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Pattern One

No, this is not a mint-condition 1880 ebony bagpipe made by the famous Duncan MacDougall of Aberfeldy. I made this bagpipe from African blackwood and palm "ivory," an excellent natural material that looks and feels much like antique elephant or marine ivory. This instrument is a very carefully detailed reproduction of a Duncan MacDougall bagpipe that came to its current owner via "Wee" Donald MacLeod, who identified it as originally belonging to the great John MacDonald of Inverness.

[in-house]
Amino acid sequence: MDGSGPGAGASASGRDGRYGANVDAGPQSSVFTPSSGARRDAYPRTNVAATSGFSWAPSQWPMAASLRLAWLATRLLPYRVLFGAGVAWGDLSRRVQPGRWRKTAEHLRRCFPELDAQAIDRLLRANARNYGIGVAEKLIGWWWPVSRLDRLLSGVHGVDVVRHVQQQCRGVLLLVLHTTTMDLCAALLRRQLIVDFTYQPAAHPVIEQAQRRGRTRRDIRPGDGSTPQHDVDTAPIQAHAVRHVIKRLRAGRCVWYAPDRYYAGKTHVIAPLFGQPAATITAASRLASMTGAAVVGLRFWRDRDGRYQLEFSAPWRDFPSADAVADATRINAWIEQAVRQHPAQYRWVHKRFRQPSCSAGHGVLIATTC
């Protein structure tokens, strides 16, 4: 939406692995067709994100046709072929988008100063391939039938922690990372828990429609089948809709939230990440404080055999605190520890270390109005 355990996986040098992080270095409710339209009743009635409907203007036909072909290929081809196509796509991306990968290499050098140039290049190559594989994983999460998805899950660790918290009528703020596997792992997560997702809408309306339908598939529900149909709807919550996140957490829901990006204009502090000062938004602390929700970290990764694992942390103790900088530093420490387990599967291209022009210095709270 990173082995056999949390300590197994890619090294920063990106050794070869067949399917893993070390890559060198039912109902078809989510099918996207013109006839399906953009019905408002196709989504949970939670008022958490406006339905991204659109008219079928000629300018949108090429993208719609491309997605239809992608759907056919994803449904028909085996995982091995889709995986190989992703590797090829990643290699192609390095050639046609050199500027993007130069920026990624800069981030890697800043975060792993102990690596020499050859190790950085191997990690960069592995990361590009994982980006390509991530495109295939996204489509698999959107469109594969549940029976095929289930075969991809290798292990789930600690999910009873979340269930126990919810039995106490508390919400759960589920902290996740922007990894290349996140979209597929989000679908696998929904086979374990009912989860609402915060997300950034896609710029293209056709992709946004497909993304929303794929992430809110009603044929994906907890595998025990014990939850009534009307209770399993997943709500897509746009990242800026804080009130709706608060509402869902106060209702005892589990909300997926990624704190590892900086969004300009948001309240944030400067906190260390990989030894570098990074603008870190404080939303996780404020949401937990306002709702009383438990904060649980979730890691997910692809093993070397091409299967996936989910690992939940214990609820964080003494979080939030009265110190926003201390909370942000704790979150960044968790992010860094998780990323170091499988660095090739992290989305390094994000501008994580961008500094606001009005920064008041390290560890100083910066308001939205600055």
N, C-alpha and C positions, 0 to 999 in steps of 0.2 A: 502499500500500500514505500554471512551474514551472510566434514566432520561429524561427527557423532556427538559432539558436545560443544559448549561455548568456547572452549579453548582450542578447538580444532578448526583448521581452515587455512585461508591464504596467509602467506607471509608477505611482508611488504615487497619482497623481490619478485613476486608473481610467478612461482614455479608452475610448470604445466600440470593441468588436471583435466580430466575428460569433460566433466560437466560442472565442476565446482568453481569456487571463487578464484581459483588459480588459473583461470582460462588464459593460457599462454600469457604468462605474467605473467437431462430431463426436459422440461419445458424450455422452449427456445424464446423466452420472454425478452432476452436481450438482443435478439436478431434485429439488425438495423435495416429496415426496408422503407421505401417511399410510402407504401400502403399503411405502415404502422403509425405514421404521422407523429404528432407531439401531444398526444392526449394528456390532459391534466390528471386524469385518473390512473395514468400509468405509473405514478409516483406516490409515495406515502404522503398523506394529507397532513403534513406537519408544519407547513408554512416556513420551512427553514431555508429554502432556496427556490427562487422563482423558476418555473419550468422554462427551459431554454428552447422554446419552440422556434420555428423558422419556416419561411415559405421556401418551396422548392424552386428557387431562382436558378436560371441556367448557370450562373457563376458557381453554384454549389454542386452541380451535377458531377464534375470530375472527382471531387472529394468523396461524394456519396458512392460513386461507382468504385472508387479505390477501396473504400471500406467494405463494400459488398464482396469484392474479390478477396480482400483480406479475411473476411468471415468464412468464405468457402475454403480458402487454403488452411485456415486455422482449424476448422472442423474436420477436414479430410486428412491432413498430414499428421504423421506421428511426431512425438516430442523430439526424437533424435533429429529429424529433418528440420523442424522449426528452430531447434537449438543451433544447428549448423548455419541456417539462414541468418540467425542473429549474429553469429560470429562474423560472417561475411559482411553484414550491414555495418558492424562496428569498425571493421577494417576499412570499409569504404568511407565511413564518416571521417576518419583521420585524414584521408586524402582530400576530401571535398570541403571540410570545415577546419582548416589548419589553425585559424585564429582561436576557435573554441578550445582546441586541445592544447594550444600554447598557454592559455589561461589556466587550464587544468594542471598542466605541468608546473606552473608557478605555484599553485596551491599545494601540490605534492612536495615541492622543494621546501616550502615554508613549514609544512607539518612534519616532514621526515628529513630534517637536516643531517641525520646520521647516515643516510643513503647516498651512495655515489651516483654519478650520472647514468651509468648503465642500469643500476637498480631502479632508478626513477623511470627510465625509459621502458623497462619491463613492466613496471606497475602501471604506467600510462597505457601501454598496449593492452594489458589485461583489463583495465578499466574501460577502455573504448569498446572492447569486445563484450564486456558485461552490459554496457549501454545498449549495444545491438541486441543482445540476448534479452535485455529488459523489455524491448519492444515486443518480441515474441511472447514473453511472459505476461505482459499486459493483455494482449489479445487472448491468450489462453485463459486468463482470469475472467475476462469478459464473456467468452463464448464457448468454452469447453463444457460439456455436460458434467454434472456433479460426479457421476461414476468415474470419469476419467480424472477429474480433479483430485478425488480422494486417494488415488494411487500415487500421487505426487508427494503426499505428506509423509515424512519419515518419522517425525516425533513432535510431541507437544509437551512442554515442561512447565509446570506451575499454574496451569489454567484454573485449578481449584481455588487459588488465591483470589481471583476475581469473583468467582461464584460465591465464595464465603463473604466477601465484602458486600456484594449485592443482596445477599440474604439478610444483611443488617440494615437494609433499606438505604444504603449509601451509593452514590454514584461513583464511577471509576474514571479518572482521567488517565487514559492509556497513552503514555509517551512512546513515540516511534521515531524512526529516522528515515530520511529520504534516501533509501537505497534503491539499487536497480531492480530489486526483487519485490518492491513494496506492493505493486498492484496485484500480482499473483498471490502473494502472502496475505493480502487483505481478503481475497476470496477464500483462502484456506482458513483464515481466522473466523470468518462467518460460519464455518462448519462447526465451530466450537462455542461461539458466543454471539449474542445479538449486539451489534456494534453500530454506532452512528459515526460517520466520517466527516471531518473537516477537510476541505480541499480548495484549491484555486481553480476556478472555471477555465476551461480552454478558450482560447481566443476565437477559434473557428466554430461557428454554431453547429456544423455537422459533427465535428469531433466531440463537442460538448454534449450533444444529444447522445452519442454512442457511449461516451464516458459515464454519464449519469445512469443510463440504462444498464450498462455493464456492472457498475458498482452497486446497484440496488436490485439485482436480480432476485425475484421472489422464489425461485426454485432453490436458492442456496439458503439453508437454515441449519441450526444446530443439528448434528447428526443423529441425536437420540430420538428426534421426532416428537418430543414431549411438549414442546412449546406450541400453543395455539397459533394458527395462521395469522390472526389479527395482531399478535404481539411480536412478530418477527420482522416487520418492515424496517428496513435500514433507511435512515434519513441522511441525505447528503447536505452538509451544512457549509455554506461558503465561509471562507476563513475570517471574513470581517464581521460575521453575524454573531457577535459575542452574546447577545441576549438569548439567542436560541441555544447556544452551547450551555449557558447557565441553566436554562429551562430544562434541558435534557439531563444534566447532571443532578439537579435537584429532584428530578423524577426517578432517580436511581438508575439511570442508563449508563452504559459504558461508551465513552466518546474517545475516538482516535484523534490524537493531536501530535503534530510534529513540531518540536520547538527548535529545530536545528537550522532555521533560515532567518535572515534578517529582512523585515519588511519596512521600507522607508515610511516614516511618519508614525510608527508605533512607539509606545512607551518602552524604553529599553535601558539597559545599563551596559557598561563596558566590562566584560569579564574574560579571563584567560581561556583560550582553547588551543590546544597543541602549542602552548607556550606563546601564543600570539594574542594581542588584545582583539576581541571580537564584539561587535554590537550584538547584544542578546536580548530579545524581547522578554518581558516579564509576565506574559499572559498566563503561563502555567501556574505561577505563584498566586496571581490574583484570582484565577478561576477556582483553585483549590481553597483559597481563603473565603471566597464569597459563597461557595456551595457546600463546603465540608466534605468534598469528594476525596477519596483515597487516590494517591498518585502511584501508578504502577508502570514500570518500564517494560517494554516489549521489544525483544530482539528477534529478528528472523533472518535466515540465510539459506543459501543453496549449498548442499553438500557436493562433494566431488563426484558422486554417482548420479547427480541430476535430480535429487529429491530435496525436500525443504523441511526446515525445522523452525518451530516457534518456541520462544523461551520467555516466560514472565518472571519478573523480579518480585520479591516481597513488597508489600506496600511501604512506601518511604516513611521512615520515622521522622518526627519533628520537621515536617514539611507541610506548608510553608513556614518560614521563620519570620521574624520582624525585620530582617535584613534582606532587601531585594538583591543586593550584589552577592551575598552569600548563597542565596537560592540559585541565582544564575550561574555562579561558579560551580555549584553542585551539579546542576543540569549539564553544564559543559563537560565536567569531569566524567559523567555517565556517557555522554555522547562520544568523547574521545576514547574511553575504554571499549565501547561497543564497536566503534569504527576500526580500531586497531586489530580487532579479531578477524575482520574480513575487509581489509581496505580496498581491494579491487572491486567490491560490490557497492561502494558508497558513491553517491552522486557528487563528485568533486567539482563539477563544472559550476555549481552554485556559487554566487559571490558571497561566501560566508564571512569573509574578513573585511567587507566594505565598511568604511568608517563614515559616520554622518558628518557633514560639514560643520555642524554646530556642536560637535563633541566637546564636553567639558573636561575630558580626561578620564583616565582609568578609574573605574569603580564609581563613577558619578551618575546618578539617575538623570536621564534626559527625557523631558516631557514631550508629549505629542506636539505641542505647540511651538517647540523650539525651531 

The finish on this instrument is a very thin coat of ultra-pure blonde shellac, which is the finish Duncan MacDougall used. This shellac is painstakingly applied and is so thin that it cannot easily chip, crack, or wear. It can hardly be seen, but if the parts of the pipe are rotated in sunlight, a beautiful cat's-eye effect can be seen on the wood. I take all the pictures of my instruments fresh from my workshop. There is no special touch-up, soft-focus, or marketing frills. Zoom in as close as you want; I'm confident that my pipes will pass the closest scrutiny.

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